PMI – CCVC Academic Forum

TETER presents “Project Management: 5 Things You Won’t Learn in College”

TETER Engineers, Jonathan Schlundt, Hannah Moss, and Corey Stone teamed with PMI CCVC and Lyles College of Engineering to give a presentation to young professionals, recent graduates, and students from CSU Fresno’s Engineering and Business Schools.

TETER’s topics focused on:

  • Engineering in college vs. Engineering in the real world
  • Moral / Ethics / Quality of Design
  • Being a part of something bigger
  • Breaking the misconception that Fresno isn’t a place where you can have a successful career

For Corey Stone, Electrical Engineer and CSU Fresno alumni, it was personal:

“Going back to my home campus and speaking with students was great. I fondly remember all of the professors and industry people who invested in me. Reciprocating their guiding influence is what lifelong education in the San Joaquin Valley looks like. I received a wealth of technical knowledge when I attended CSU Fresno. I’m happy to be able to educate students about project management and give them a taste of the real-world workplace. It will be useful as they progress on their path to becoming an engineer.”

TETER Electrical Engineer Corey Stone explains how emotional factors are important in business development and getting new clients.

TETER Mechanical Engineer Hannah Moss shows how Quality is essential in college and career.

TETER Mechanical Engineer and Partner Jonathan Schlundt interviews an engineering student in “the hot seat”, creating a stimulating and interactive atmosphere for the attendees.

(Left to Right): Corey Stone, Jonathan Schlundt, Jerry Dickerson (PMI-CCVC University Academic Outreach Director) and Hannah Moss.



New Director of Construction Administration and Quality Management

Ellen Armour has joined as Director of Construction Administration and Quality Management

Ms. Armour brings with her a decade of experience in project leadership ranging from programming and grant writing at the University of California, Los Angeles, to space management at Google, to project management for data and training centers at Chevron Bakersfield. She has developed strong relationships within the communities TETER serves and believes that the best partnerships are formed at the intersection of client advocacy and trust.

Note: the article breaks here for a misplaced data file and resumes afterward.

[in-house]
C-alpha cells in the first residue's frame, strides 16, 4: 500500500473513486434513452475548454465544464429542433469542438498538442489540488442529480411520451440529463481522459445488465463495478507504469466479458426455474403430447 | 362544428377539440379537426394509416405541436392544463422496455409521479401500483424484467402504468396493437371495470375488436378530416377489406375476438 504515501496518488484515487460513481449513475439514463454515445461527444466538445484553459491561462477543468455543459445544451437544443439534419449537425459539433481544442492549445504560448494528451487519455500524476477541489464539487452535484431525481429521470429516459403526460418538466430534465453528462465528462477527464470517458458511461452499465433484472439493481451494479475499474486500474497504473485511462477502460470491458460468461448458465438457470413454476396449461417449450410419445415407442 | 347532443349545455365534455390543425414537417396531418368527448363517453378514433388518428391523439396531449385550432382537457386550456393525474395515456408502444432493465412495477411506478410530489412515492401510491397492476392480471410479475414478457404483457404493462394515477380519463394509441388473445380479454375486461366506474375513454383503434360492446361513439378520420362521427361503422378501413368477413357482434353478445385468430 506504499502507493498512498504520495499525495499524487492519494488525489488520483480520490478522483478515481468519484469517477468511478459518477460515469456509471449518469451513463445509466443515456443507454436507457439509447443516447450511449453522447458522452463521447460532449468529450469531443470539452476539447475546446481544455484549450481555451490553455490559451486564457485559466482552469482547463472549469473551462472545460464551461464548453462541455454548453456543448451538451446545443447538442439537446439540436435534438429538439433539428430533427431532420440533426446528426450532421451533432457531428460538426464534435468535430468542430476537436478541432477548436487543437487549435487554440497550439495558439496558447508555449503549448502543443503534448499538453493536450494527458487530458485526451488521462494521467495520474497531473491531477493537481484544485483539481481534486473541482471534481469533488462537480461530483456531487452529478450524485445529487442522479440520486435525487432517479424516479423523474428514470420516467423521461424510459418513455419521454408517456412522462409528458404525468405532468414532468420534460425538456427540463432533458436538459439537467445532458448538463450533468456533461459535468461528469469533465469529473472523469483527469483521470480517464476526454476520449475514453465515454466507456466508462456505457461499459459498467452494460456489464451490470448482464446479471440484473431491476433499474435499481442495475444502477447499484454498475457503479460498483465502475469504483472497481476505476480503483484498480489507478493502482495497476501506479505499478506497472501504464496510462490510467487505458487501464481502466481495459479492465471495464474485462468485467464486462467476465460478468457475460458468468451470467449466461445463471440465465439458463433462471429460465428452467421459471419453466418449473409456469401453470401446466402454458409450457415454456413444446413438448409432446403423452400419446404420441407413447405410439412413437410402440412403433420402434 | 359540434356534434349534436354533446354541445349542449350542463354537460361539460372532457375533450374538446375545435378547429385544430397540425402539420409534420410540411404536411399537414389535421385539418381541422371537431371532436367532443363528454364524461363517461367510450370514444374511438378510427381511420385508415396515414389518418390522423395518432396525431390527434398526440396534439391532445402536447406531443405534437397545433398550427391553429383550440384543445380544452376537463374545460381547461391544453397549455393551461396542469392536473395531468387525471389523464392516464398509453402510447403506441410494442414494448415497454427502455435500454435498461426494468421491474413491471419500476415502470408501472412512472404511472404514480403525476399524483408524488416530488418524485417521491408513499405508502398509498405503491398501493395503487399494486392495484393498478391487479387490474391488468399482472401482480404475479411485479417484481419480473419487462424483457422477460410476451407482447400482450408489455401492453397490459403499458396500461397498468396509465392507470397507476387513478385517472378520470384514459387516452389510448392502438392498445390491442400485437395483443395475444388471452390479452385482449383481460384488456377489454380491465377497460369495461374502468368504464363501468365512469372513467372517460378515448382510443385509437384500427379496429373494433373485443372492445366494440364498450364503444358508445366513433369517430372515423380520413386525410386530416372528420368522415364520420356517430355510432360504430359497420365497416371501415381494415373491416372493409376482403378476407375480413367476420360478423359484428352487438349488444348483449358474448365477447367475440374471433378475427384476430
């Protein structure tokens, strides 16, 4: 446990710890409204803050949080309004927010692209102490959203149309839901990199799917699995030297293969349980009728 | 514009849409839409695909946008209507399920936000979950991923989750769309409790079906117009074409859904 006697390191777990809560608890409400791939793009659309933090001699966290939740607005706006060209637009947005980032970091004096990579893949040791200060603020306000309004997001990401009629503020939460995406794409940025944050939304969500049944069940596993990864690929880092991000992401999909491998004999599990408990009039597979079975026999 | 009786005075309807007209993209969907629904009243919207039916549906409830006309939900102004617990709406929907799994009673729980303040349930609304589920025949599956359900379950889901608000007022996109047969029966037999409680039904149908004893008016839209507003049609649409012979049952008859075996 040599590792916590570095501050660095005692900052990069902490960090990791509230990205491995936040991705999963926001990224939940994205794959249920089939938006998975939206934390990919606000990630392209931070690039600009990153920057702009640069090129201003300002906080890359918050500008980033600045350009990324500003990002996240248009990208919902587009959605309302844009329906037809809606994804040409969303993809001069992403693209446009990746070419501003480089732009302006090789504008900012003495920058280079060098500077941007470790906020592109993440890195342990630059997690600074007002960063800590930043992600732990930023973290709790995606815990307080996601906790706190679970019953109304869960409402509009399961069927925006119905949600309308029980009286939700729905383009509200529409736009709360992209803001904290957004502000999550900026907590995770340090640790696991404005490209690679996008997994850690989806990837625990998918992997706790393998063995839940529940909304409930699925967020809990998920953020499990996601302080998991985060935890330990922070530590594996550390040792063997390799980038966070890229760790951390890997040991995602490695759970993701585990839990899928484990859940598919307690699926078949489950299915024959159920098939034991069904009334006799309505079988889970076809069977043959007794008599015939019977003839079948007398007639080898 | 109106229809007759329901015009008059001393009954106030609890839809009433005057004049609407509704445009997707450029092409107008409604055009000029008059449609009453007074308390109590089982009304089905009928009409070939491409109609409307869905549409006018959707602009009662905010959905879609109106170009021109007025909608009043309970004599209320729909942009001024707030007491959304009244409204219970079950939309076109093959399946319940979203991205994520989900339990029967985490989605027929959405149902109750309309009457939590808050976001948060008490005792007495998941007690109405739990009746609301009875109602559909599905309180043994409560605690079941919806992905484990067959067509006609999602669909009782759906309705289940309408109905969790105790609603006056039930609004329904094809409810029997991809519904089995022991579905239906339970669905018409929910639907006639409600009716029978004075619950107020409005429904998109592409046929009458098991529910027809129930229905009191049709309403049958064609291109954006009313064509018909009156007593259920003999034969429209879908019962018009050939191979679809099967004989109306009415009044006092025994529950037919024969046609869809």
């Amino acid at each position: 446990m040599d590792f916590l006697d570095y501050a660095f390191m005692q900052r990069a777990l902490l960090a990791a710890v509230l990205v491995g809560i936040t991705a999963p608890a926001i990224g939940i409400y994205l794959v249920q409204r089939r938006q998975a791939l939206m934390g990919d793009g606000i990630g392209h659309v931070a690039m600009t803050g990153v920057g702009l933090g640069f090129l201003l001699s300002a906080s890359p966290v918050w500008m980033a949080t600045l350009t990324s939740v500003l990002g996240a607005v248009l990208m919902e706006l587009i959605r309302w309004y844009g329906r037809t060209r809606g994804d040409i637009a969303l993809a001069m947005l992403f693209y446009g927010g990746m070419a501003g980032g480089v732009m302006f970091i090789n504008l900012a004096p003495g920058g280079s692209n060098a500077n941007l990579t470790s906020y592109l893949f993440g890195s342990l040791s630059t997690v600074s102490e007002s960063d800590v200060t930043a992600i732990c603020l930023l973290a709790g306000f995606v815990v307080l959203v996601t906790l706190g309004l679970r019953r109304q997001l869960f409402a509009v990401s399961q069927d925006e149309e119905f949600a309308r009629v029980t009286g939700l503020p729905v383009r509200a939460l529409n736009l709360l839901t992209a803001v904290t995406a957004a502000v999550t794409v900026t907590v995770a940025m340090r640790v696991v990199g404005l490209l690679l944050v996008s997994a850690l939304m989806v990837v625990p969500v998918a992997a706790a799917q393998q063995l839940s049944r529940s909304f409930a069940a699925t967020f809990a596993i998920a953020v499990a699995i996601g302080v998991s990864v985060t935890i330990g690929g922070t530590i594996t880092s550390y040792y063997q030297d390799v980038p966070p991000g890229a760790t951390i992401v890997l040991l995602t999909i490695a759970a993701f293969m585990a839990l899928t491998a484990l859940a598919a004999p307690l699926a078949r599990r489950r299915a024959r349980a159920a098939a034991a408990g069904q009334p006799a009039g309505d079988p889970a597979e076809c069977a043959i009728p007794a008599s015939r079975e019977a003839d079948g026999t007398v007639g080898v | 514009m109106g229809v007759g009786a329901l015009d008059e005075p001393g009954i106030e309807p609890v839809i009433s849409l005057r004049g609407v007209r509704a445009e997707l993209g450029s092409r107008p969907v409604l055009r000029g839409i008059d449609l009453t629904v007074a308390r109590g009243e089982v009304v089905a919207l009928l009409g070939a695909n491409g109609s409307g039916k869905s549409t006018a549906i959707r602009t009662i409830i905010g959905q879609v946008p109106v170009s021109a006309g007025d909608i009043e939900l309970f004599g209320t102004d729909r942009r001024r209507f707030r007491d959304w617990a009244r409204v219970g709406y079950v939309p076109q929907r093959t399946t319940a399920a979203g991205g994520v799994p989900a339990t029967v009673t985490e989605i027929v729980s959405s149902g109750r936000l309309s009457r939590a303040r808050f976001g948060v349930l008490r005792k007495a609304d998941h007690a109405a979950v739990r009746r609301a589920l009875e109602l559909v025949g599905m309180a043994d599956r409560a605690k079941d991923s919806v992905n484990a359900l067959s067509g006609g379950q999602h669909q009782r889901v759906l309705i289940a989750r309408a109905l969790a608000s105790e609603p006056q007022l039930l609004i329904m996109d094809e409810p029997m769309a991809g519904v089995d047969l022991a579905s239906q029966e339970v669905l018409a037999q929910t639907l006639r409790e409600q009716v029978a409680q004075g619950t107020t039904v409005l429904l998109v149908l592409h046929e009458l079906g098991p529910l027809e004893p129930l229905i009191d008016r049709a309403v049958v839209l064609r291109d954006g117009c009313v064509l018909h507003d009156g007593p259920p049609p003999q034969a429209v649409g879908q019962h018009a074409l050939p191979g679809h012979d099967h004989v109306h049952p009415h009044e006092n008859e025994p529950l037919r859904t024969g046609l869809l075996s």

Ms. Armour possesses strong foundations in process and systems management that translates into quality consistency for clients. Her on-the-job experience provides the flexibility that clients need to navigate real-life project nuances. In addition to her focus on quality, Ms. Armour leads TETER’s Construction Administration team, strengthening our hallmark of client service from design to occupancy.

Taking it to the Streets

TETER wins the 2019 People’s Choice Award

TETER’s interactive immersive musical design entry in The City of Clovis’ “Taking it to the Streets” Parket Design competition wins the 2019 People’s Choice Award.

Design Team Leader Tony Pavone enthusiastically complimented the entire team for their contributions in the award-winning design:

“I had a great time collaborating with the awesome A+E Design Team on the levitating tube immersive musical experience. It was exciting to see the entire team moving in the same direction right from the beginning. The goals and vision resonated within each of us. Our team was able to divide and conquer the build process between the Visalia and Fresno offices. It was a humbling experience to witness the dedication and commitment the entire team gave from the beginning of design to the actual build.”

Architects and Engineers install TETER’s interactive “Slap Tube” immersive musical design entry on a parklet in Old Town Clovis.

Architects and Engineers install TETER’s interactive “Slap Tube” immersive musical design entry on a parklet in Old Town Clovis.

Families play with TETER’s interactive “Slap Tube” immersive musical design entry in the City of Clovis’ “Take it to the Streets” parklet design competition.